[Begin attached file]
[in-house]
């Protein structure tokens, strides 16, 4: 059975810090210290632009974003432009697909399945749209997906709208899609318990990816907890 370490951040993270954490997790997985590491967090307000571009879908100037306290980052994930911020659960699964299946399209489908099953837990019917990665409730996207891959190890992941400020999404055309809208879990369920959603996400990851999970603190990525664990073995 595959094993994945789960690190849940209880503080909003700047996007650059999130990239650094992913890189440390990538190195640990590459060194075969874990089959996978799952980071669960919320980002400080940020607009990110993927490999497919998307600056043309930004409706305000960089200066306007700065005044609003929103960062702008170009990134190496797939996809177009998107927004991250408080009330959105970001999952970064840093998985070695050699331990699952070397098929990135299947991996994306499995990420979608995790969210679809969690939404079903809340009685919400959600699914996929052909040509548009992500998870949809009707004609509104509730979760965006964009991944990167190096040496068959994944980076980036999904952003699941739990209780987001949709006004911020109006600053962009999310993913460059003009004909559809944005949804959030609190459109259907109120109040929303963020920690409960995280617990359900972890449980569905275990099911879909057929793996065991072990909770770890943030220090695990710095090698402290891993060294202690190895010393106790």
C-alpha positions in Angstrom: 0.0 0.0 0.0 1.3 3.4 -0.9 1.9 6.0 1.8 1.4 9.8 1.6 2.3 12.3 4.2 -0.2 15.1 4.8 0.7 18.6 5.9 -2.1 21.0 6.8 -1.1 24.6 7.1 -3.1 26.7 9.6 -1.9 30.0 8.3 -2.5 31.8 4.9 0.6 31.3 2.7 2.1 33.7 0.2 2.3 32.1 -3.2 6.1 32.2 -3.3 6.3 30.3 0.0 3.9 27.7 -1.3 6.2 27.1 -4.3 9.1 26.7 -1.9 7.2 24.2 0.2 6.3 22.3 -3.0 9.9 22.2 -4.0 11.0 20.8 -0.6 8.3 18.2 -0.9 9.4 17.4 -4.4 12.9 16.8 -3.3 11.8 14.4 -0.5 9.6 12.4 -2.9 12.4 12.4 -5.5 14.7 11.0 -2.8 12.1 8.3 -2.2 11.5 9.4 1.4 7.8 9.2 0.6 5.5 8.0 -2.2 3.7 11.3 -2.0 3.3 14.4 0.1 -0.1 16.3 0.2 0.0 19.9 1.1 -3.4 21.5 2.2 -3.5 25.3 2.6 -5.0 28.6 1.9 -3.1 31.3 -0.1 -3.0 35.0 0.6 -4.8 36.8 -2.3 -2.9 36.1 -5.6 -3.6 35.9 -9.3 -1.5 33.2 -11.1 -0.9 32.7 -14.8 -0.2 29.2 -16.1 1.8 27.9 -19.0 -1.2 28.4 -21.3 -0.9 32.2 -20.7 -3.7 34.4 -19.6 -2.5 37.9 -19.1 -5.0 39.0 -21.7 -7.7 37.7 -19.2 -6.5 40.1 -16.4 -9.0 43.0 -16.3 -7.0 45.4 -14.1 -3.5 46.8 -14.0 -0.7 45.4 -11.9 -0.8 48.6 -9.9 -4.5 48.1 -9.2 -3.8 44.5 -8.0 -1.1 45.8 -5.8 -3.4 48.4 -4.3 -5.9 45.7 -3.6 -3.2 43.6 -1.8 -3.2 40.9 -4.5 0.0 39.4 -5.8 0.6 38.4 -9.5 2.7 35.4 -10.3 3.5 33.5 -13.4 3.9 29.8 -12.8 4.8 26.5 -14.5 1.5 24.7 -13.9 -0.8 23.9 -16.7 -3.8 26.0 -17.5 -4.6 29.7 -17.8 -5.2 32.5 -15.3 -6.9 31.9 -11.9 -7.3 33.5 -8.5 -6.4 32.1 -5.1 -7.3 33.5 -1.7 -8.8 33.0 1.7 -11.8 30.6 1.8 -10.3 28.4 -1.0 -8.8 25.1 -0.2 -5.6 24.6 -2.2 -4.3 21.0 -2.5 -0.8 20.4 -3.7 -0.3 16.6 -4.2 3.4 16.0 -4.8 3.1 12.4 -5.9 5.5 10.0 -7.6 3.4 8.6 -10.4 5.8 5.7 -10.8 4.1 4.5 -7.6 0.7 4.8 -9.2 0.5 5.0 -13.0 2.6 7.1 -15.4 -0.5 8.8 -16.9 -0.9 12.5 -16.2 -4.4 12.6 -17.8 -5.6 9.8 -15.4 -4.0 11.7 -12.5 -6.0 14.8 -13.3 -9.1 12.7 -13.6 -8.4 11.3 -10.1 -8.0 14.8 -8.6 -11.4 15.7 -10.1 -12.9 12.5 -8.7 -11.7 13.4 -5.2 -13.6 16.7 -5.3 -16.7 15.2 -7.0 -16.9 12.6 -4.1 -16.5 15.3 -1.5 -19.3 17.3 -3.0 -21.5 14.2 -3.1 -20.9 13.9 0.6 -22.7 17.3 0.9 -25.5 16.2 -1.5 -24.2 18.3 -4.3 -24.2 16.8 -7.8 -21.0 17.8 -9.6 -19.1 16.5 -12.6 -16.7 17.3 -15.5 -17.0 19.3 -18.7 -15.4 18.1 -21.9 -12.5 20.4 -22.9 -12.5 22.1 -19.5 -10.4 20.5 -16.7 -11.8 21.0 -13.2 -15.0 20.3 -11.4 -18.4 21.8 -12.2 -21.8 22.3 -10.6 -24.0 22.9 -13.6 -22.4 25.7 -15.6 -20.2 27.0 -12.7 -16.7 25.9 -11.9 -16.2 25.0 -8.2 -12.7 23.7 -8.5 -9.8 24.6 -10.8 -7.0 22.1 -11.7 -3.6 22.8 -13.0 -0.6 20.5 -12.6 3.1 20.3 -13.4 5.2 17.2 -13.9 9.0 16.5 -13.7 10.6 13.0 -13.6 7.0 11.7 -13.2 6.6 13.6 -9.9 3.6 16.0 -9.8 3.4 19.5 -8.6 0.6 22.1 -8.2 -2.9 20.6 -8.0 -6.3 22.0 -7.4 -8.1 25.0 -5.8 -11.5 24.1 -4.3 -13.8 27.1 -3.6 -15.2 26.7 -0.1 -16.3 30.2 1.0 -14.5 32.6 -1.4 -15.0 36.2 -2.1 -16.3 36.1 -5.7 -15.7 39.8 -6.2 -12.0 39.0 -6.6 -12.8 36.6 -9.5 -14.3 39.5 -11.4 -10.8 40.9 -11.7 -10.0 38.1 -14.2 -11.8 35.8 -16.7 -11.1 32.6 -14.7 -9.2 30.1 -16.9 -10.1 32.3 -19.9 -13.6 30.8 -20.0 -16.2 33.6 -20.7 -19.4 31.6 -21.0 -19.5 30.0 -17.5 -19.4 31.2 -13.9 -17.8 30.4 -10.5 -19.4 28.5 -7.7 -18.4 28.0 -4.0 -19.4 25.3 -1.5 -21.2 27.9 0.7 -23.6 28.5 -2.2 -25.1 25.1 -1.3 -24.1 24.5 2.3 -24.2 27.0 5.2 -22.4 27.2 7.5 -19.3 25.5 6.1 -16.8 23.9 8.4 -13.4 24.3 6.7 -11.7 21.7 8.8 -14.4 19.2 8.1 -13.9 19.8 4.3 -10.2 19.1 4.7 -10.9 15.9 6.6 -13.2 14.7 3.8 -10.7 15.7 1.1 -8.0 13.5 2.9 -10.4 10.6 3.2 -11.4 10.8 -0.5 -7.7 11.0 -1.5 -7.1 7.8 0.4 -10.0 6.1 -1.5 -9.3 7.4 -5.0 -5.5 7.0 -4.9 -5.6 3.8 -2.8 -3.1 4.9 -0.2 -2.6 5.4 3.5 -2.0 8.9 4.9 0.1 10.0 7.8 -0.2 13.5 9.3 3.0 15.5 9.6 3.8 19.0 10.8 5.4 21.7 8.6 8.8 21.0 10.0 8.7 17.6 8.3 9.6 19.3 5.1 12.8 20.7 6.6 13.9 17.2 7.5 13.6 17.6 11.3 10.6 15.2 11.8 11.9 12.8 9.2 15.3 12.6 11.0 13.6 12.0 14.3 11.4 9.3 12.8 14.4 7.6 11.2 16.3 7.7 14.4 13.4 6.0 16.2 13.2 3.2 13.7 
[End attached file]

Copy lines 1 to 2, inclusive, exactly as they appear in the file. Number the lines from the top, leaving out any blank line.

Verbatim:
[in-house]
């Protein structure tokens, strides 16, 4: 059975810090210290632009974003432009697909399945749209997906709208899609318990990816907890 370490951040993270954490997790997985590491967090307000571009879908100037306290980052994930911020659960699964299946399209489908099953837990019917990665409730996207891959190890992941400020999404055309809208879990369920959603996400990851999970603190990525664990073995 595959094993994945789960690190849940209880503080909003700047996007650059999130990239650094992913890189440390990538190195640990590459060194075969874990089959996978799952980071669960919320980002400080940020607009990110993927490999497919998307600056043309930004409706305000960089200066306007700065005044609003929103960062702008170009990134190496797939996809177009998107927004991250408080009330959105970001999952970064840093998985070695050699331990699952070397098929990135299947991996994306499995990420979608995790969210679809969690939404079903809340009685919400959600699914996929052909040509548009992500998870949809009707004609509104509730979760965006964009991944990167190096040496068959994944980076980036999904952003699941739990209780987001949709006004911020109006600053962009999310993913460059003009004909559809944005949804959030609190459109259907109120109040929303963020920690409960995280617990359900972890449980569905275990099911879909057929793996065991072990909770770890943030220090695990710095090698402290891993060294202690190895010393106790």